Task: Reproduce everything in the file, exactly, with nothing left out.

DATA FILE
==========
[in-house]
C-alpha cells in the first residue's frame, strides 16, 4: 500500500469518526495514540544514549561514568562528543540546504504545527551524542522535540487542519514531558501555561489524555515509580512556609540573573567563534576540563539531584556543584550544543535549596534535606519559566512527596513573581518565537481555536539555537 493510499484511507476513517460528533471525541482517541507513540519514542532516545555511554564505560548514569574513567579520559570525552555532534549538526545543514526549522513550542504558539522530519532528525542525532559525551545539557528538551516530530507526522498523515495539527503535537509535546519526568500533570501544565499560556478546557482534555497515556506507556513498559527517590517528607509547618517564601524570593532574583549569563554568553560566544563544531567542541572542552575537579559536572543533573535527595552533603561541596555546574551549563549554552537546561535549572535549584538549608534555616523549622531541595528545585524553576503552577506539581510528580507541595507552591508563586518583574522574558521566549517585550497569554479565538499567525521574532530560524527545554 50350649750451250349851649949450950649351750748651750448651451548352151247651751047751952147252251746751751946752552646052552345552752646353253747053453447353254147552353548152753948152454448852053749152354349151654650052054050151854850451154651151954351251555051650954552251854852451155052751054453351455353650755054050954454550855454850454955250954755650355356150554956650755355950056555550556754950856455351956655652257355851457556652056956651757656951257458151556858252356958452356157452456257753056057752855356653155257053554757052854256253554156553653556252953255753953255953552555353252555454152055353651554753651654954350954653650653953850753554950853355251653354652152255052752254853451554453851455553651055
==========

[in-house]
C-alpha cells in the first residue's frame, strides 16, 4: 500500500469518526495514540544514549561514568562528543540546504504545527551524542522535540487542519514531558501555561489524555515509580512556609540573573567563534576540563539531584556543584550544543535549596534535606519559566512527596513573581518565537481555536539555537 493510499484511507476513517460528533471525541482517541507513540519514542532516545555511554564505560548514569574513567579520559570525552555532534549538526545543514526549522513550542504558539522530519532528525542525532559525551545539557528538551516530530507526522498523515495539527503535537509535546519526568500533570501544565499560556478546557482534555497515556506507556513498559527517590517528607509547618517564601524570593532574583549569563554568553560566544563544531567542541572542552575537579559536572543533573535527595552533603561541596555546574551549563549554552537546561535549572535549584538549608534555616523549622531541595528545585524553576503552577506539581510528580507541595507552591508563586518583574522574558521566549517585550497569554479565538499567525521574532530560524527545554 50350649750451250349851649949450950649351750748651750448651451548352151247651751047751952147252251746751751946752552646052552345552752646353253747053453447353254147552353548152753948152454448852053749152354349151654650052054050151854850451154651151954351251555051650954552251854852451155052751054453351455353650755054050954454550855454850454955250954755650355356150554956650755355950056555550556754950856455351956655652257355851457556652056956651757656951257458151556858252356958452356157452456257753056057752855356653155257053554757052854256253554156553653556252953255753953255953552555353252555454152055353651554753651654954350954653650653953850753554950853355251653354652152255052752254853451554453851455553651055